Butschbach · German · Huber

You Never Know . . .

. . . what might be lurking in your relative’s attic. Growing up, I talked to both of my grandmas on numerous occasions, asking about their grandparents who had immigrated from Germany. Their memories were great. They could recall birth, marriage, and death dates for each person and so many other details. I was ultimately able to verify these with original sources. They also recalled the same data for their deceased husband’s grandparents. They also shared many photographs to bring these people to life. But despite all this information, one elusive item remained a mystery. In what German towns were they born?

My maternal grandmother, Laura (Huber) Bockhold often told me that she didn’t know the name of the town for her paternal grandfather. But she thought it was close to Baden-Baden. Now, I knew from the 1860 census that Lorenz Huber had come from Baden. The census enumerators were given specific instructions. In 1860 they were told, regarding the place of birth, “the specific German State should be given – as Baden, Bavaria, Hanover.”[1]  Unfortunately, they were not told to name the town of birth.

A little German history and geography are necessary at this point. Before 1871 there was no country called Germany. Baden was a grand duchy and it was one of the areas that ultimately became part of Germany. Baden-Baden was a town in that area and a popular spa location in the Black Forest. It would be a logical point of reference for Lorenz to describe his place of birth. It’s kind of like when I tell people that I live in Chicago. Really, I live in Inverness, which is a suburb about thirty miles northwest of Chicago. But I digress.

In the fall of 2013, my siblings and I were at my parent’s house helping them move from a place where they had lived for over fifty years. We found a tin cocoa can stuffed full of documents. I pulled them out carefully. I could tell they were very old. One by one I unfolded each document: a receipt for the 1852 taxes Lorenz “Hoover” had paid; his 1854 declaration of intention; a couple of promissory notes dated 1859 and 1898, the latter involving his son, George Huber; a 1915 receipt for home building materials paid by George. And I continued to unfold the best contents: two letters each addressed to Lorenz Huber. One was from his brother, Joseph, who lived in Belleville, Illinois. I did not know he had a brother with that name. But the best letter was written by Michael Doll in 1849, a brother-in-law who was also unknown to me. Most literate Germans wrote the date and town at the top of any letter. Michael was no different. The town: Oberkirch.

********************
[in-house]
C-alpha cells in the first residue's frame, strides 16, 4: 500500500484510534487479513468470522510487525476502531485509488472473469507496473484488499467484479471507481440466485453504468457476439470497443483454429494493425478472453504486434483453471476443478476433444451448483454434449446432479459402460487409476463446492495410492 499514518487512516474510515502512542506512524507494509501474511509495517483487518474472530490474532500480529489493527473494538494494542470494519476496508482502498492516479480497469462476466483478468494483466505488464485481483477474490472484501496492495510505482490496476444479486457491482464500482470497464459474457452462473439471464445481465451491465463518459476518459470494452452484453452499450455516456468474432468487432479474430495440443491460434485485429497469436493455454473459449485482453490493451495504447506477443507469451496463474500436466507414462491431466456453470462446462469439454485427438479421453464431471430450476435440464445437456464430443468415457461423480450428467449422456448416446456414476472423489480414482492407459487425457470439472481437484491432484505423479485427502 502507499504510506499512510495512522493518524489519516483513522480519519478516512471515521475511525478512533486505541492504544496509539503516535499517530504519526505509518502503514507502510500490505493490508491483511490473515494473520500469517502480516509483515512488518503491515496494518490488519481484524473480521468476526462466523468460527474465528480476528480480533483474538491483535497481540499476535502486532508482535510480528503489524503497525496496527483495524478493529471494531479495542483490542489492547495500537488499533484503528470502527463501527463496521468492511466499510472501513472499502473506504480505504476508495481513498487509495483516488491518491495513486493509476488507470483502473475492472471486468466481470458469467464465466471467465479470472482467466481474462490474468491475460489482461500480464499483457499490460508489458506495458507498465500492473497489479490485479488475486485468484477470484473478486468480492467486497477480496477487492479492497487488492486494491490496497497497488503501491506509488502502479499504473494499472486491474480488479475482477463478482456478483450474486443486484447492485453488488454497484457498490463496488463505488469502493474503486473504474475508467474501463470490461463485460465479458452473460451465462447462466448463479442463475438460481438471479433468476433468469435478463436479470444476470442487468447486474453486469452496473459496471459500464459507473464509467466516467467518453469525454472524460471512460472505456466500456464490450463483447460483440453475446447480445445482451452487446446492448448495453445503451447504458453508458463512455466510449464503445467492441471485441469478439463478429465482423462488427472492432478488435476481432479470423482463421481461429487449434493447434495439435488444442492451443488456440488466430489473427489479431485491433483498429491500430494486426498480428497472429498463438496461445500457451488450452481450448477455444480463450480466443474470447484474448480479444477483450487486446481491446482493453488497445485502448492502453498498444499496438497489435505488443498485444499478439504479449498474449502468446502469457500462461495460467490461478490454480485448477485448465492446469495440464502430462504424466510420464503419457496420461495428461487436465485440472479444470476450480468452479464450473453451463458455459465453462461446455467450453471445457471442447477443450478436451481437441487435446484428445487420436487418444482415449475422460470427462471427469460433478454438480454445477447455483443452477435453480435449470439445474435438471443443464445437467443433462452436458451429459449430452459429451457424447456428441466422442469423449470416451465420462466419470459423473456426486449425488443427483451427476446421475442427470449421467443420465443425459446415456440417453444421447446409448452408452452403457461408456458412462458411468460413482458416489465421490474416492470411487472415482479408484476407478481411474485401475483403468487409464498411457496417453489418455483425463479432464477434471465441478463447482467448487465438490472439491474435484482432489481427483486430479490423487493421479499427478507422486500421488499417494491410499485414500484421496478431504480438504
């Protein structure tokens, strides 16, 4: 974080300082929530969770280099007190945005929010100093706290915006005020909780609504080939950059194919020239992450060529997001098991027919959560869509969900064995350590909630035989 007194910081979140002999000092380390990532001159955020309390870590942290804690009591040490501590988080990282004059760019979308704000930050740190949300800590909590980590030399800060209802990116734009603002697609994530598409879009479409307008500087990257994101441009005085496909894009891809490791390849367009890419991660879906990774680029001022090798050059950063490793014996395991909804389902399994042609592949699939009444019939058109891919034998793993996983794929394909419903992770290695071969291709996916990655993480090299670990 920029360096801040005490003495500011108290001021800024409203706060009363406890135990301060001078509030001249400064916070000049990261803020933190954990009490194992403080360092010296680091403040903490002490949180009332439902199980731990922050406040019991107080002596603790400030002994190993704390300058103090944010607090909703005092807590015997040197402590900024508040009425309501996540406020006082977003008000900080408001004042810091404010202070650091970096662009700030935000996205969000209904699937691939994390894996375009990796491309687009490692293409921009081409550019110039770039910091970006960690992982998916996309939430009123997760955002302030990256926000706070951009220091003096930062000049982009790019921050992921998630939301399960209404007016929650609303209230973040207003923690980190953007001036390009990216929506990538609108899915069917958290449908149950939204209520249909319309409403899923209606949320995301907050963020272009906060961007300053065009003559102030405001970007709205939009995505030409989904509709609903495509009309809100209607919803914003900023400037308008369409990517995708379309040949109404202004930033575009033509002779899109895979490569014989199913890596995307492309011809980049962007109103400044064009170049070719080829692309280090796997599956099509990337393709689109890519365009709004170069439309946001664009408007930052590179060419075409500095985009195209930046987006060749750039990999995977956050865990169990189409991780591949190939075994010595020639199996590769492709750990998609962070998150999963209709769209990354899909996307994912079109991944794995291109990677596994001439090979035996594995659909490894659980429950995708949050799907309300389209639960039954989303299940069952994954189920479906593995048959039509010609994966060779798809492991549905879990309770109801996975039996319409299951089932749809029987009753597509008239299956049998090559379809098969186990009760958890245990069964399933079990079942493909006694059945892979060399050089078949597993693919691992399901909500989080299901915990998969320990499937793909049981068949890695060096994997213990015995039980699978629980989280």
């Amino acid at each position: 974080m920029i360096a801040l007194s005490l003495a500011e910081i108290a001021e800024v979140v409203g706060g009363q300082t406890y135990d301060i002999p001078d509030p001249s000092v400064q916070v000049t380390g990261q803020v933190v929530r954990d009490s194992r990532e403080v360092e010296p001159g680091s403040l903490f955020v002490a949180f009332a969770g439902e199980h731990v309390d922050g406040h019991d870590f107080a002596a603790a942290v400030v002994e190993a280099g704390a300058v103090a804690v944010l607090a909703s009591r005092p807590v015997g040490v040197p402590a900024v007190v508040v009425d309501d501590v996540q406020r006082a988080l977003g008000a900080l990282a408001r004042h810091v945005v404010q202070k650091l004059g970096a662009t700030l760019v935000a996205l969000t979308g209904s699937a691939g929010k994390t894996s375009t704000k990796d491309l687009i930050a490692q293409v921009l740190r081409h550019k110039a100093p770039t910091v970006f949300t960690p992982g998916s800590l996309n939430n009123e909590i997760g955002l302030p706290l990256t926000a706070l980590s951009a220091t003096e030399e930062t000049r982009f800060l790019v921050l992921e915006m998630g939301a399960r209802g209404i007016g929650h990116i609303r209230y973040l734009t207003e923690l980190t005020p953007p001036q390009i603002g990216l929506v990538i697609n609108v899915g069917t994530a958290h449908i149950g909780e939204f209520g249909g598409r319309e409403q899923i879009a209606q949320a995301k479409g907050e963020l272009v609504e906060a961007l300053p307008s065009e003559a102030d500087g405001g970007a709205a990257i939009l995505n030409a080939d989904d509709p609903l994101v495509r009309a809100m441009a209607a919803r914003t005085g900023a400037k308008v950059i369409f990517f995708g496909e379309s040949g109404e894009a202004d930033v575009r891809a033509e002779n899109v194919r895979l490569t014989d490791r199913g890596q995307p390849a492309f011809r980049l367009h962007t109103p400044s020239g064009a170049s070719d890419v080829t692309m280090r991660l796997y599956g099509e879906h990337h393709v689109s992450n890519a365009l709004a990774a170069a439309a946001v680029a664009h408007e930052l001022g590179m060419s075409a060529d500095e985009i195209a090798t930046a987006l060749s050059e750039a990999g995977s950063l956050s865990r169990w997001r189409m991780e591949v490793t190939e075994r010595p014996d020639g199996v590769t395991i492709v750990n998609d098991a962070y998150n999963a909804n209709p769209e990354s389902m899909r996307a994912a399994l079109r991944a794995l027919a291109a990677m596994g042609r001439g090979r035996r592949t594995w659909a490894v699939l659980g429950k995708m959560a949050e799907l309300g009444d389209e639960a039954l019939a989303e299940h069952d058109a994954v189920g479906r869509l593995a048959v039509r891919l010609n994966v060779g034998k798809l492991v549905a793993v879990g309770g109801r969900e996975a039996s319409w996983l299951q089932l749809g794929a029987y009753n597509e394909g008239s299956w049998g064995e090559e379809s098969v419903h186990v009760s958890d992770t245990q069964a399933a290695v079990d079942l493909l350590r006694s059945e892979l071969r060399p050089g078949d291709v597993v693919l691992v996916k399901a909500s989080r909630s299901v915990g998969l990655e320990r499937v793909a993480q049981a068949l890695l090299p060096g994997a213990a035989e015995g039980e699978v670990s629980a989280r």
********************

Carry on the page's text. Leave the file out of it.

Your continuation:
The letter was four pages long and held clues to other family members. I discovered that Lorenz had at least three brothers and a sister. I also discovered that his parents were alive at the time the letter was written. It is too large to include here, but here is a section of it:


Now, I know that because a brother-in-law lives in Oberkirch does not mean that Lorenz was born in that town. But it sure was a better clue than any I’d had before! And researching Oberkirch records did lead to Lorenz’s baptism record in Butschbach, which was nearby.[2]

It was a bit unnerving that this had been in my parent’s attic and I had never known. Why didn’t someone tell me about its existence? After reflecting on this, I think I understand why. The most recent document in the box was a receipt dated 1 August 1934 for the tombstone of George Huber, my great grandfather, and Lorenz’s son. After George died, his widow, Frances (Meyer) Huber, went to live with their daughter, Laura Bockhold, my grandma. The tin can would have gone with her. When she passed away ten years later, the can remained in my grandmother’s collection. In her home, it sat as I grilled her for information about family origins. I don’t think she realized what lay in her attic.

When my grandmother passed away, everything was divided among her nine children. By some stroke of luck my mother received the cocoa can. Like mother, like daughter, she put the can in her attic. I suspect she never opened it to look. Or perhaps she opened it and saw papers. Not knowing what specifically to do with them, she put the lid back on. Who knows? But there it sat for another thirty-three years, until that day in 2013 when I was helping to clean out the attic. I sometimes wonder if anyone had opened that can after that day in 1934 when Frances had folded up the receipt for her husband’s tombstone and tucked away that chapter of the family history.

The lesson here is to never give up on home sources. You might think that you have asked the necessary questions. And you probably have. But sometimes people simply do not know what lies in their attic! Do you?

[1] “1860 Census: Instructions to the Marshals,” IPUMS-USA (https://usa.ipums.org/usa/voliii/inst1860.shtml : accessed 22 April 2017), Special Instructions, 14. Birth Place.

[2] Catholic Church (Butschbach, Oberkirch, Baden) Baptisms, 1811–1900, p. 23, no. 6, Laurentius Huber; Family History Library microfilm no. 995,795, item 1.


3 thoughts on “You Never Know . . .

  1. Thanks Teresa for sharing about your family’s cocoa tin. It gives hope that our German relatives will run across some records when they finally dig into their attics! We’ve been begging them to look for years!


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